Learn

Personal Resource Center

Tips for building an emergency fund

How to save money in an emergency fund
Bag of money icon
The amount of money you spend on dining out will probably shock you. Put that money to better use in an emergency fund.

Freeze your gym membership: When was the last time you hit the gym? If it's been a while, that monthly membership is eating into your savings for no good reason. More than five million American adults1 with gym memberships don't use them, wasting a combined $1.8 billion per year. But don't worry, you don't have to cancel. Many gyms allow you to freeze your membership temporarily so it's there for you when you're ready to get back in shape.

Eat out less: We're not here to tell you that you can't enjoy a latte from the drive-thru or a burrito to-go every once in a while. But have you ever stopped to add up just how much you're spending on take-out? The average American eats out 5.9 times a week,2 which really adds up. In Alabama, for example, the average person spends $2,069 per year dining out, while the average Floridian spends $3,253. Take some of that money you would've spent and put it in a savings account.

Redeem your credit card points: Do you have credit card rewards miles or points sitting around in your account doing nothing? Consider redeeming them for cash back and putting that money into your savings — or apply the money to your credit card bill for the month to help get you out of debt.

Refinance your debt: If you have credit card debt or a home mortgage, it pays to keep up with financial news. When the Fed lowers interest rates, the prime rate, which is the lowest interest rate that banks offer their most qualified customers, also falls. When the prime rate is low, it may be a good time to consider consolidating outstanding credit card debt into a bank loan and locking into a much lower interest rate.

While mortgage interest rates aren't tied directly to the prime rate, they are based on some of the same factors the Feds use when setting interest rates. So when the Feds lower rates, it's a great time to see how much you may be able to save by refinancing your mortgage.

Switch banks: These days, checking accounts that don't charge a monthly maintenance fee are few and far between. But free checking accounts do still exist. So if you're wasting money on bank fees every month, consider switching to a new bank with a free checking account.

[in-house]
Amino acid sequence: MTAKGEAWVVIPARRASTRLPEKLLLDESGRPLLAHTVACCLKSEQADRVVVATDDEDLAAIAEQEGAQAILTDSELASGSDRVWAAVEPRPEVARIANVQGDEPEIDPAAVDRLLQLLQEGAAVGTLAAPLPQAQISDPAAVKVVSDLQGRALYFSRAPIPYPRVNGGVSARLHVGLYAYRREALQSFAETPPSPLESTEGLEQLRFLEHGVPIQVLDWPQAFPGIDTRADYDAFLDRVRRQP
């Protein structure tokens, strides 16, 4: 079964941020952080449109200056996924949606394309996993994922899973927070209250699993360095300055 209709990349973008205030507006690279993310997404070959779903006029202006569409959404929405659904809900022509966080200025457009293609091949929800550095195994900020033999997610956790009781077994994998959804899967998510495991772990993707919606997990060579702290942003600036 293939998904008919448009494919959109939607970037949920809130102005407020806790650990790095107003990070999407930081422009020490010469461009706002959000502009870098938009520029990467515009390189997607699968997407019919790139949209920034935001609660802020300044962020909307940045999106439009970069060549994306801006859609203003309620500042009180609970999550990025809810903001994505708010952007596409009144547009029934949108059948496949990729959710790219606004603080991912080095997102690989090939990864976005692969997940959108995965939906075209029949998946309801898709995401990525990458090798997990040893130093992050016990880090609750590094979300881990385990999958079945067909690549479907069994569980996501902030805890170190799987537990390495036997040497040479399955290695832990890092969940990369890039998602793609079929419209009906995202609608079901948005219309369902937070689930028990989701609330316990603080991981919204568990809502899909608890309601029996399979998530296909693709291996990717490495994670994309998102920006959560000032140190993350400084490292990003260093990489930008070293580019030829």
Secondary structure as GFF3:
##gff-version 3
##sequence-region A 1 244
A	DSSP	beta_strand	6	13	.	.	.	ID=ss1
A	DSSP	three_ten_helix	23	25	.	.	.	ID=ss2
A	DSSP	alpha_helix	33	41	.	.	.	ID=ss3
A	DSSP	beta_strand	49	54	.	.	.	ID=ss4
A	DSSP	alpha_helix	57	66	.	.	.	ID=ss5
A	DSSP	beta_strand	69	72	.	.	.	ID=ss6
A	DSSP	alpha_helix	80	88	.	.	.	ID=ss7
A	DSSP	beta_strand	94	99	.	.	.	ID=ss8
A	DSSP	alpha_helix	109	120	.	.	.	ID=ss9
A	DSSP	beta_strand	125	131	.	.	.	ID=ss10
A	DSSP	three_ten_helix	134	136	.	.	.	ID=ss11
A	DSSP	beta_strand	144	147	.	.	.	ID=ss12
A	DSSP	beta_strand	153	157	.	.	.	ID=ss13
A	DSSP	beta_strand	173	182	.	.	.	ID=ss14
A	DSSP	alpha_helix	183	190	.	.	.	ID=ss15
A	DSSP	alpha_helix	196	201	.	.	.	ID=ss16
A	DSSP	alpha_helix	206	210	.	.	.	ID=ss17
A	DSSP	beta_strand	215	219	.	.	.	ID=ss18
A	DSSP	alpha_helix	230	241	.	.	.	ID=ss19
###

Transfer your balance: If you carry a credit card balance month-to-month, that interest you accrue makes it tough to pay it down and focus on saving money instead. However, if you find a balance transfer offer, you may qualify to move your balance to a new card and pay 0% APR for anywhere from six to 18 months. Take the interest savings and put it into your savings account, or get rid of your debt faster so you can focus 100% on saving money when your debt is paid off.

Join a "Buy Nothing" group on Facebook: One person's trash is another person's treasure. And in a Buy Nothing group,3 you may find that your neighbor's unwanted “trash" is actually just what you've been looking for. The next time you need something, find out if someone in your community has it available for free before you go out and buy it brand new. And then add the money you would've spent to your saving account.

Are you ready to start saving for a rainy day? Make an appointment with your local Synovus branch to learn how to open a savings account.

This content is general in nature and does not constitute legal, tax, accounting, financial or investment advice. You are encouraged to consult with competent legal, tax, accounting, financial or investment professionals based on your specific circumstances. We do not make any warranties as to accuracy or completeness of this information, do not endorse any third-party companies, products, or services described here, and take no liability for your use of this information.

  1. “Americans spending $1.8 billion on unused gym memberships annually," Finder.com, https://www.finder.com/unused-gym-memberships, Updated April 1, 2019, Accessed April 1, 2020. Back
  2. Frank Olito, “Here's what the average person spends on dining out in every state," Business Insider, https://www.businessinsider.com/what-people-spend-on-dining-out-2019-8, Published August 12, 2019, Accessed April 1, 2020. Back
  3. Casey Bond, “'Buy Nothing' Groups: Stop Spending Money And Just Ask For What You Need," HuffPost, https://www.huffpost.com/entry/buy-nothing-groups_l_5e56b6b7c5b62e9dc7dbc2c9, Published February 28, 2020, Accessed April 1, 2020. Back